Here, while defendant stated he wanted to be present during the trial, he placed demands on the court to ensure his presence, which would have been impossible for the court to satisfy. Essentially, defendant wanted to be prescribed more pain medication than the doctors at both Dixon and Pontiac were willing to prescribe, at least without a full examination. Initially, when defendant first complained of pain he failed to even inform the court that he had consumed that morning all the pain medication that was prescribed to last the day. Given the fact that defendant was provided with adequate pain medication to get through the day, together with his clear unhappiness about having to travel several hours to court, as demonstrated at several pretrial conferences, the circuit court properly found defendant voluntarily waived his right to be present during both days of trial.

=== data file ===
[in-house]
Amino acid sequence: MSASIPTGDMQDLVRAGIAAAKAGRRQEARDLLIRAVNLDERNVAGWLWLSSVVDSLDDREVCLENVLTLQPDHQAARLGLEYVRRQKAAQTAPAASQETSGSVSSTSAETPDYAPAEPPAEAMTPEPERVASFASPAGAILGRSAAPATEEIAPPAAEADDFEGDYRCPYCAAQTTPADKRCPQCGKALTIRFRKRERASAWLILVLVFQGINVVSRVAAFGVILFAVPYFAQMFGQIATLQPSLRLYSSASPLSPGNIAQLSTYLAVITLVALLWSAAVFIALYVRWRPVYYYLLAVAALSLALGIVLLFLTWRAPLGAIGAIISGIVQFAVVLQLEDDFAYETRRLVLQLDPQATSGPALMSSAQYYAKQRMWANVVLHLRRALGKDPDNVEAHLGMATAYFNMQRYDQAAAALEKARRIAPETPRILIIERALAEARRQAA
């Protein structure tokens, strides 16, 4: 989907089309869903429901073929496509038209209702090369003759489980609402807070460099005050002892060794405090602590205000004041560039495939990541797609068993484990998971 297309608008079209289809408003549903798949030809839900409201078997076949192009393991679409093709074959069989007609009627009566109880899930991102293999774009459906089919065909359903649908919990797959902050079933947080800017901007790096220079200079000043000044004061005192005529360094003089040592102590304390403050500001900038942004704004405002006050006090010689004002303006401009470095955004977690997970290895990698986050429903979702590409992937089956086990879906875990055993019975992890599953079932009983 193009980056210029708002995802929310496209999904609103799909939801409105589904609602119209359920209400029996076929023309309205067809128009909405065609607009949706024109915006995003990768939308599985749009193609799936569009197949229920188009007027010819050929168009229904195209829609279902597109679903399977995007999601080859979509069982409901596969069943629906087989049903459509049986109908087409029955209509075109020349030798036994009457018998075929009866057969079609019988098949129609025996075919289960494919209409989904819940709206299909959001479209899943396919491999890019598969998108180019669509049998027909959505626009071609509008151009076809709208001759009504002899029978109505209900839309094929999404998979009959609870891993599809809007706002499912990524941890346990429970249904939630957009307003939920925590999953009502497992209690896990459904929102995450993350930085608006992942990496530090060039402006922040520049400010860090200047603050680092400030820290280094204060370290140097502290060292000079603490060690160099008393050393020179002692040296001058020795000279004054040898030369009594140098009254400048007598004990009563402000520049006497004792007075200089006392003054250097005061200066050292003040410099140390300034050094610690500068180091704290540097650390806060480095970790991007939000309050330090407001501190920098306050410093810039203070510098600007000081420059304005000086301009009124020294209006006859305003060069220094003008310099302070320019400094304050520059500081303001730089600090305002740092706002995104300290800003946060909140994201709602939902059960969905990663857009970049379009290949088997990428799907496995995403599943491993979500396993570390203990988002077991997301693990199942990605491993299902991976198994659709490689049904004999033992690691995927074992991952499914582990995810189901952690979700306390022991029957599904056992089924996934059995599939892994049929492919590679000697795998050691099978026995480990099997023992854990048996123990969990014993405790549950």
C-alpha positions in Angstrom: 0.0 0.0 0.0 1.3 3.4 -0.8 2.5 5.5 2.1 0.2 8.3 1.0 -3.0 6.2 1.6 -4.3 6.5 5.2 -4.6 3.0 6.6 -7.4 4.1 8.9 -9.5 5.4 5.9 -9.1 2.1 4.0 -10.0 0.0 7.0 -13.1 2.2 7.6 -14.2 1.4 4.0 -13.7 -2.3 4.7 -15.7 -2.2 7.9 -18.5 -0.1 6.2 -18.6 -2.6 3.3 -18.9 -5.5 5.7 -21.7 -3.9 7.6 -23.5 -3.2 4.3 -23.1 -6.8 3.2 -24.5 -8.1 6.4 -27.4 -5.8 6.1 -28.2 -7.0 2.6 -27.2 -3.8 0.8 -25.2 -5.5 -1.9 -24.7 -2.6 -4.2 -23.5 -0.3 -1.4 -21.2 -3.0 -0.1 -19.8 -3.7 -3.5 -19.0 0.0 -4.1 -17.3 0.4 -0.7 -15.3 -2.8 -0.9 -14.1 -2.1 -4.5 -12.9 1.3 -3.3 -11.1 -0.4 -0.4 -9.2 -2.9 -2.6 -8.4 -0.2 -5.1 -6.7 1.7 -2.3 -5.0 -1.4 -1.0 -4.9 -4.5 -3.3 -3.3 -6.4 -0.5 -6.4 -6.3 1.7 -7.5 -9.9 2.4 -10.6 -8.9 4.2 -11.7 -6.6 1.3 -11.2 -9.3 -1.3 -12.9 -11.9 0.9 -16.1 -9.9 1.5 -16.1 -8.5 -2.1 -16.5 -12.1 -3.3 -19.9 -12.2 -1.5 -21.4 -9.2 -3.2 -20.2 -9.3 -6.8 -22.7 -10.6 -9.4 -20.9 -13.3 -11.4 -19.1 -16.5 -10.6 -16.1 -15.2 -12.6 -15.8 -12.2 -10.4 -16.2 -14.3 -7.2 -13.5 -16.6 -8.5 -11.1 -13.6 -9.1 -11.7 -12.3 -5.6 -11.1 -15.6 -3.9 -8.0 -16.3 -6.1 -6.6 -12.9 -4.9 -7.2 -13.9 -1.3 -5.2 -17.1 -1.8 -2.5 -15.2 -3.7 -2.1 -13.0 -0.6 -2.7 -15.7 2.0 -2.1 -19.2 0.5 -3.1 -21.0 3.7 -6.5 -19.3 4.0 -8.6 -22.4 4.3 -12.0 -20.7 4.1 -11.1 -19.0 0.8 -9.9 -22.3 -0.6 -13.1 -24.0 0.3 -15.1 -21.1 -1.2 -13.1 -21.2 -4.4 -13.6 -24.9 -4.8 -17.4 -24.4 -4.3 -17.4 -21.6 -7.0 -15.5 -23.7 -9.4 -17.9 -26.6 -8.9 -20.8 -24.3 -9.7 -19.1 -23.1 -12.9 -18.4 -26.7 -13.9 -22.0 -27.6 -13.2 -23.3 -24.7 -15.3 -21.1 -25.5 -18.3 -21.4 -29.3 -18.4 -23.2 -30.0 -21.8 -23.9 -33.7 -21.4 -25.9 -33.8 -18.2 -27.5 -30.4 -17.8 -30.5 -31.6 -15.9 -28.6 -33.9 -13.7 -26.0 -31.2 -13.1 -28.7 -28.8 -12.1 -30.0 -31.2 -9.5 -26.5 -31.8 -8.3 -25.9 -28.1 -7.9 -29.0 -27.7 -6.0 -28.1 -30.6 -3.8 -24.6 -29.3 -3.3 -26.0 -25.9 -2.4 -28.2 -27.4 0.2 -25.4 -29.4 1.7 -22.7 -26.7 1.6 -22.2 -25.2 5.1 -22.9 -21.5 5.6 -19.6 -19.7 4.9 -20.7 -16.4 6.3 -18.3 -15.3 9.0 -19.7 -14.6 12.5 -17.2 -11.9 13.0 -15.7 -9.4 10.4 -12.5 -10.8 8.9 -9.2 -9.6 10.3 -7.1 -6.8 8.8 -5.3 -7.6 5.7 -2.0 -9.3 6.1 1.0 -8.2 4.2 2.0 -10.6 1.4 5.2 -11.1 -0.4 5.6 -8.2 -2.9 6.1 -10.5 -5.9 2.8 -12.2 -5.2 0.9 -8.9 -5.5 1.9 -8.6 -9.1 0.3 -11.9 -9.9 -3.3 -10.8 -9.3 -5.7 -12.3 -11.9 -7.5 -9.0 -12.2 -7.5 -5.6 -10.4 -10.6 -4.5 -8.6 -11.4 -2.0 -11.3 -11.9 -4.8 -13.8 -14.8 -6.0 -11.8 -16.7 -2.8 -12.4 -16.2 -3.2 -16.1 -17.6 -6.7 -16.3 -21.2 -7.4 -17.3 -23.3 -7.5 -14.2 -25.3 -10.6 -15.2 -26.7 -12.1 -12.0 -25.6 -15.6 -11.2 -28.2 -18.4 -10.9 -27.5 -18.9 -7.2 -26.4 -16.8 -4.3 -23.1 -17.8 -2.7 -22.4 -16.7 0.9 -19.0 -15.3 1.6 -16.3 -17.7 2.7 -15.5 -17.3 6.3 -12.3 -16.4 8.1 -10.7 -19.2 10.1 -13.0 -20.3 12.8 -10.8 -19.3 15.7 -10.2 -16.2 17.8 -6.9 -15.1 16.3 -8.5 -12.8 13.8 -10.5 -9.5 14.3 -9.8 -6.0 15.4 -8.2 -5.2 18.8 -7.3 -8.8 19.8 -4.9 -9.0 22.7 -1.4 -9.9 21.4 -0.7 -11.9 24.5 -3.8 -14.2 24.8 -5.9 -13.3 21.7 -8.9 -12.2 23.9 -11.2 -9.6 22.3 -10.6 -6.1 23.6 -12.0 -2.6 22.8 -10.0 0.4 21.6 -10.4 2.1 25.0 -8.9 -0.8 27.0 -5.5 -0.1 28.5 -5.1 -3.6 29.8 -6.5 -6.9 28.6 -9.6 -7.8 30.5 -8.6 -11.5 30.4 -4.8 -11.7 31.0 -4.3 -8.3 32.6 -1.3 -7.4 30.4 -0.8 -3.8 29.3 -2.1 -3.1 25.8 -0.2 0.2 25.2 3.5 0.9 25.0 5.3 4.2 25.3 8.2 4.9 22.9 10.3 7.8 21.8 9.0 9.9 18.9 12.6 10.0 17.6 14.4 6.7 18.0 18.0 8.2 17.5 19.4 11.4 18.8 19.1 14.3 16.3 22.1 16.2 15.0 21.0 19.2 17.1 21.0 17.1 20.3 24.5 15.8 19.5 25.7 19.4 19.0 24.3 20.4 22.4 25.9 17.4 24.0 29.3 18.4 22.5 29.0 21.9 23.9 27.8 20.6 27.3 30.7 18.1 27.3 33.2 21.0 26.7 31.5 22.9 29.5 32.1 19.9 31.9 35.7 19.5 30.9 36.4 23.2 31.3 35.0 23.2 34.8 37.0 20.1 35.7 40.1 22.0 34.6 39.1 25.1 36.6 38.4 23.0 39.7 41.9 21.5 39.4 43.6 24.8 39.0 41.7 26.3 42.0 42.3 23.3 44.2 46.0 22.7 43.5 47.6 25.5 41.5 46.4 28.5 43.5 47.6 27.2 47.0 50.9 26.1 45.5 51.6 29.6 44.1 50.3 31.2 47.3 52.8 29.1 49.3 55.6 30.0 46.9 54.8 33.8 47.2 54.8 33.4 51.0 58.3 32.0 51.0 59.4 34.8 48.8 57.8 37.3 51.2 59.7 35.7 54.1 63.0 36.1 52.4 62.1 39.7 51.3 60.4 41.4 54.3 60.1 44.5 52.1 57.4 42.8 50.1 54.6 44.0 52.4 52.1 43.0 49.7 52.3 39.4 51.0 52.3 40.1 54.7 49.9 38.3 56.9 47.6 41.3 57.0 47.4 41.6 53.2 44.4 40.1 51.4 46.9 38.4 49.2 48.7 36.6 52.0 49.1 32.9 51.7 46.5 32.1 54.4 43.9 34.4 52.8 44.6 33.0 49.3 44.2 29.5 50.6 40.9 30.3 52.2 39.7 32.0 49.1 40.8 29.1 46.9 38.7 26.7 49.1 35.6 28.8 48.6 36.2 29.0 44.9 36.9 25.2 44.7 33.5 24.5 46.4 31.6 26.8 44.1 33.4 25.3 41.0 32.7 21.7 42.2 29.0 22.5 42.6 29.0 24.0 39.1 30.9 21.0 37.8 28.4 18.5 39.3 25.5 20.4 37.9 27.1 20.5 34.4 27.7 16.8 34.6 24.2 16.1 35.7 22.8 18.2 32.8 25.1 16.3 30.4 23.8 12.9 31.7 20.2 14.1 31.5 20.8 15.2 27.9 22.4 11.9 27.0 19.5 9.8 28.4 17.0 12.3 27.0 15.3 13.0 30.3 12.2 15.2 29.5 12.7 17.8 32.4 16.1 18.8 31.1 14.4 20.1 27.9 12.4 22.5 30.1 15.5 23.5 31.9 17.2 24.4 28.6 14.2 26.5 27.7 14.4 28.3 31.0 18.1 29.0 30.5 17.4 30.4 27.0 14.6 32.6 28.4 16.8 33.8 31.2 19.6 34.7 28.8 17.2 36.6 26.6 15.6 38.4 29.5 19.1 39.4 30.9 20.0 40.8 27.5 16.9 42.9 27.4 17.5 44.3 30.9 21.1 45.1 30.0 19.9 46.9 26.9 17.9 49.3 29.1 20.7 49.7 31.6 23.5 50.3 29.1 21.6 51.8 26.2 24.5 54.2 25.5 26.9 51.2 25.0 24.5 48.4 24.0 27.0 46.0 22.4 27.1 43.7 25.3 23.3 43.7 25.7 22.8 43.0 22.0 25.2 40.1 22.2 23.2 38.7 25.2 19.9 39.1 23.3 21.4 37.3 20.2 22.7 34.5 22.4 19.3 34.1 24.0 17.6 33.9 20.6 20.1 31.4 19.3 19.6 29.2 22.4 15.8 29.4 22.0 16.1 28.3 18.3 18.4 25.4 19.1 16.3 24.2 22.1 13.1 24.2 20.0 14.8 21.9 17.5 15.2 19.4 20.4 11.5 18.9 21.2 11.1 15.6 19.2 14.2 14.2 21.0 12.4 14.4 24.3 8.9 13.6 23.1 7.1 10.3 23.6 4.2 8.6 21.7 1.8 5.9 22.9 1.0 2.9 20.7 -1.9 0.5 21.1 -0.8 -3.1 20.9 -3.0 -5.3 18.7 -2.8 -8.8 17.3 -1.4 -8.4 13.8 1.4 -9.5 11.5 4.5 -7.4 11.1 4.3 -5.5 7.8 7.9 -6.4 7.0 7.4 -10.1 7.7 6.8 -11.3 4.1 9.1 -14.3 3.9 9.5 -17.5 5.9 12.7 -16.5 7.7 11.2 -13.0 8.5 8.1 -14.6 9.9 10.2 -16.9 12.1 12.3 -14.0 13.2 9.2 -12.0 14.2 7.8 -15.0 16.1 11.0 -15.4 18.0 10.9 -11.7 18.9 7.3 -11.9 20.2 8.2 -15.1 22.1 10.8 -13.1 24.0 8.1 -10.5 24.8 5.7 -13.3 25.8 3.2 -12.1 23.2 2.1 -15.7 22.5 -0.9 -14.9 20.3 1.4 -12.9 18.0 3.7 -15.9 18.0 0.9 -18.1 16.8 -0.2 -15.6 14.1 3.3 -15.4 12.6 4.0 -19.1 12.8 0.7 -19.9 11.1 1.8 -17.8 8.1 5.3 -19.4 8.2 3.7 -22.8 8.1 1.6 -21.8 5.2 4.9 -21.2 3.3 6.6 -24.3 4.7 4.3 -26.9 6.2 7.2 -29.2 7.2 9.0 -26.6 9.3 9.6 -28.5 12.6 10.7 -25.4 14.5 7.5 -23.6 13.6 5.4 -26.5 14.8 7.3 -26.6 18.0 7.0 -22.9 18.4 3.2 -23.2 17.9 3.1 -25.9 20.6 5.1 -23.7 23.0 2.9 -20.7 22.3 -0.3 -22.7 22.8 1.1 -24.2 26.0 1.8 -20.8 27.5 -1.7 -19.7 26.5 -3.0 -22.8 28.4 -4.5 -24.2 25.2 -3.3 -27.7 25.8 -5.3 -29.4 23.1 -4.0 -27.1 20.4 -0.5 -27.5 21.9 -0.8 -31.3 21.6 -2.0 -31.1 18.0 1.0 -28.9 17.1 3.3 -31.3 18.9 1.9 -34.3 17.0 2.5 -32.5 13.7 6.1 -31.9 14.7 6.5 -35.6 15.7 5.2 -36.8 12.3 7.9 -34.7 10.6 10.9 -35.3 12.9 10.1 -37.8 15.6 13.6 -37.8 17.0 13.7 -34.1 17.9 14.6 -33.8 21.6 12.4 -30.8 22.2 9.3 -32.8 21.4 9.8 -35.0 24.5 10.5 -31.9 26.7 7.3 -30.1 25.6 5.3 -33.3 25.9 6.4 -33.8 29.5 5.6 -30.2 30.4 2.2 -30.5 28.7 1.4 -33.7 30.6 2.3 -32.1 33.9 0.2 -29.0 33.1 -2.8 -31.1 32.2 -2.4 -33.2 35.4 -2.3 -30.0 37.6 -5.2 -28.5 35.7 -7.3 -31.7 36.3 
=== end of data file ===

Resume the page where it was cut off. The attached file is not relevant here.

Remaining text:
The instant case is distinguishable from People v. Jones, 269 Ill. App. 3d 925, 929-30, 647 N.E.2d 612, 615-16, 207 Ill. Dec. 381 (1995), where this court held the trial court committed reversible error in failing to wait more than five minutes to proceed when the defendant was late for closing arguments. The defendant had appeared during the trial, and there had been no attempt to locate him. Furthermore, as defendant appeared only 15 minutes late, this court concluded that a short continuance would not have been fruitless. Here, however, the court took diligent steps to determine whether anything more could be done to make defendant comfortable. Moreover, a continuance of the trial would not have likely changed defendant's ability to be present, as the record demonstrates he was not likely to receive more pain medication from Dixon or Pontiac medical staff and he was not going to stay without an increase in pain medication.